• First Comes Love, Then Comes Marriage, Then ... The pioneer same-sex marriage is breaking up, and bigots are rejoicing. But news stories read very differently when you know one of the people involved. Plus: an interesting same-sex interstate custody case is happening in Virginia.
  • Short Notes. Did you miss Ice Cream For Breakfast Day again? More on Rush Limbaugh and Glenn Beck. Thomas Ricks' new book on Iraq. Torture, rendition, the rule of law, and all my usual hobby horses.

What's Black and White and in the Red?
Industries in trouble can usually muddle along when the economy is good. But recessions are like hard winters; they cull the sick and lame out of the herd. This recession is absolutely destroying the newspaper business as ad revenues collapse. Here's a sample of recent developments:
  • The Tribune Company, which owns the Chicago Tribune, the LA Times, and several other major papers, has filed for bankruptcy.
  • So has the Minneapolis Star-Tribune.
  • The New York Times is scrambling to pay its debts.
  • The Detroit News and Detroit Free Press are both cutting back their home delivery to three days a week (allowing a 9% reduction in work force).
  • Gannett -- the chain that owns the Free Press -- is requiring the employees of all of its papers (including the USA Today) to take a week off without pay.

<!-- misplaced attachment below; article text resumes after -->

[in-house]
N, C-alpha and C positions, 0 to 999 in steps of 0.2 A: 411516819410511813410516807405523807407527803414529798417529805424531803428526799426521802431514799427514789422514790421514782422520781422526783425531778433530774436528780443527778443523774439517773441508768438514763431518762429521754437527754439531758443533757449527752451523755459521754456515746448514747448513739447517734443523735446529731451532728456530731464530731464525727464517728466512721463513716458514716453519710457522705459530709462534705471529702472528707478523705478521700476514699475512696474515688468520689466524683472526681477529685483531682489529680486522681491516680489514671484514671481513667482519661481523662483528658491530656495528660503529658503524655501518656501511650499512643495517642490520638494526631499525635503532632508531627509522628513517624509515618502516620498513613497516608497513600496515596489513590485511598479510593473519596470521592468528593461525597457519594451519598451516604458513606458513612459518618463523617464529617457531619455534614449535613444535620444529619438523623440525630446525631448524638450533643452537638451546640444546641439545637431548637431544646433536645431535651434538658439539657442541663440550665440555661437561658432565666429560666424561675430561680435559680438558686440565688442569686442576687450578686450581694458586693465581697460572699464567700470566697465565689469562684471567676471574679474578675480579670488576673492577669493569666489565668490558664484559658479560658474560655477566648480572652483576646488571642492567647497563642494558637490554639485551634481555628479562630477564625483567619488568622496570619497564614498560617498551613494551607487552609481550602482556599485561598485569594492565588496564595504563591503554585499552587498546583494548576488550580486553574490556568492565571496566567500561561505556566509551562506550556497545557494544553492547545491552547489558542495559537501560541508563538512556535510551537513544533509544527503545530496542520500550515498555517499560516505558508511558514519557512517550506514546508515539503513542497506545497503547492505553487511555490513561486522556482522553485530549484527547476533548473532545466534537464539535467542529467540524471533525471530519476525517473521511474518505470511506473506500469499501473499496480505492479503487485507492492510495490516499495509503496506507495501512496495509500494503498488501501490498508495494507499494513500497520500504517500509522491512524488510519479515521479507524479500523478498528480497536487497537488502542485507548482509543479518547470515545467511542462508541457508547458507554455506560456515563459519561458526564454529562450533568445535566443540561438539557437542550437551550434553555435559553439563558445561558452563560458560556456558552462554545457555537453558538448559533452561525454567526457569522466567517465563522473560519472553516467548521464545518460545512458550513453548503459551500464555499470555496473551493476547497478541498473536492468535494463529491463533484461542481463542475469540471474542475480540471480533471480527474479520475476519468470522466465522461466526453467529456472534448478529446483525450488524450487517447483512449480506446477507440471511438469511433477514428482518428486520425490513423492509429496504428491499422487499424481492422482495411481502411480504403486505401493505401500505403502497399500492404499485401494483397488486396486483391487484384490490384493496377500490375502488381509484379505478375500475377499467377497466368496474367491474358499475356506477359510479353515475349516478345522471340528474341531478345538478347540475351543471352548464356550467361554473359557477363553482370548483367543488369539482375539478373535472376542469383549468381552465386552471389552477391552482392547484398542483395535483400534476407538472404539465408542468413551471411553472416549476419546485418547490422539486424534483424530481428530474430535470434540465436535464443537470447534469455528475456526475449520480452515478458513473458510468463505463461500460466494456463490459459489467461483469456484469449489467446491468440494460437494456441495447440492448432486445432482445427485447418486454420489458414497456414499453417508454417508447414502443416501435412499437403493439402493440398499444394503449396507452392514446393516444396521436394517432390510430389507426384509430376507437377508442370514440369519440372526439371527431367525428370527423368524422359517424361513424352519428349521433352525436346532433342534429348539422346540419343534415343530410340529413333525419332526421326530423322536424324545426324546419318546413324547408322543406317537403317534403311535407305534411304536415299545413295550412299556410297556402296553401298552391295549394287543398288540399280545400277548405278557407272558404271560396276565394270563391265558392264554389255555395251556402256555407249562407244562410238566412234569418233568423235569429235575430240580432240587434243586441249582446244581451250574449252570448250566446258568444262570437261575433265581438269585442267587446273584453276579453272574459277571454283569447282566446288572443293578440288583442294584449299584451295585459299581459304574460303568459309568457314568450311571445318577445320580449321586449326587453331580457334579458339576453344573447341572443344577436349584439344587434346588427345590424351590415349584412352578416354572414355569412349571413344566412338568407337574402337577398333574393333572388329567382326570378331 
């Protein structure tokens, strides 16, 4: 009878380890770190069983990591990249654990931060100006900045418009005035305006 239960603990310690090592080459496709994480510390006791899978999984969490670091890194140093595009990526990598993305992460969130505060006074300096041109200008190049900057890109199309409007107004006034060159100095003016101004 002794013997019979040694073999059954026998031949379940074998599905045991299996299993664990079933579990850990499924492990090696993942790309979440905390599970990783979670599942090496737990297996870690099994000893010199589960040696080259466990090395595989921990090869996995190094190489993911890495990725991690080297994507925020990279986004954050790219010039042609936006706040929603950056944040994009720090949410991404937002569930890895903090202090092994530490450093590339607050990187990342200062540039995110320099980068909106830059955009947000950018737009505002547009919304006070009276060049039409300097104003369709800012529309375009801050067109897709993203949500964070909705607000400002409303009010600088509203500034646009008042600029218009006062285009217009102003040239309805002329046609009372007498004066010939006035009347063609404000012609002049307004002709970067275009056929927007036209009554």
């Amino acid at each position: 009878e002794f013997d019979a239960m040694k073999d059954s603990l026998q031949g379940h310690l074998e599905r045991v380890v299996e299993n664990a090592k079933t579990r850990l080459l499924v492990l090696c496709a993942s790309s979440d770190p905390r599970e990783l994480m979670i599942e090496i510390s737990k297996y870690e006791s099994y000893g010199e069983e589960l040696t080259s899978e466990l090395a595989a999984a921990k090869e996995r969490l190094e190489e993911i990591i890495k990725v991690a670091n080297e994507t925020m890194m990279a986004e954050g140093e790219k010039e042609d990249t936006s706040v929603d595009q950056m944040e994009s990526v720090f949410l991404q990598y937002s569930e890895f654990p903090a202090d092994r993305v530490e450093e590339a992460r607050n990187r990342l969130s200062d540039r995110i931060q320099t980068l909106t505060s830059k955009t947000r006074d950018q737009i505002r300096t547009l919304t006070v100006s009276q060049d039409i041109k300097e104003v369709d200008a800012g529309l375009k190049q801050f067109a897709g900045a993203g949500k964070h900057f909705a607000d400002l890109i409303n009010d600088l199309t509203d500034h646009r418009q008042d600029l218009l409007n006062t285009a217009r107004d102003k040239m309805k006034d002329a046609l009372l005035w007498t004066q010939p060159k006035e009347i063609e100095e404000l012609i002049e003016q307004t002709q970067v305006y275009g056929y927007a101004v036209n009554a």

• The Seattle Post-Intelligencer is looking for a buyer. If it doesn't find one by March, it plans to stop publishing its paper edition and become a web-only enterprise.
You can make a case that financiers are at fault rather than the newspaper business itself -- the Trib, for example, is still making money, just not enough to pay the interest on the huge debt it was saddled with when Sam Zell bought it. But such deals were set up for a reason: The stock prices of newspaper companies got ridiculously low, because investors didn't believe in the future of the underlying business. That's what made high-leverage buy-outs look attractive.

Even newspapers whose troubles aren't making headlines are laying off staff. I recently talked to a friend who is finishing his masters in journalism and starting to look for a job. He's staring hard at his resume, trying to find a unique niche where he'll have an advantage over all the unemployed reporters with 15 years of major-paper experience. Magazines are having their own problems. Another friend is an editor of a small magazine, and notes that companies who used to buy big splashy ad spreads now just buy a simple ad promoting their web site -- that's where the big splashy ad is.

The problem is easy to state: Newspapers have embraced (or been forced into) a business model where they give away their content online and try to make all their money from advertising. It's not working. Former Time editor Walter Isaacson makes an interesting point: Even if the free-content model could generate enough revenue, he claims, it would be a mistake, because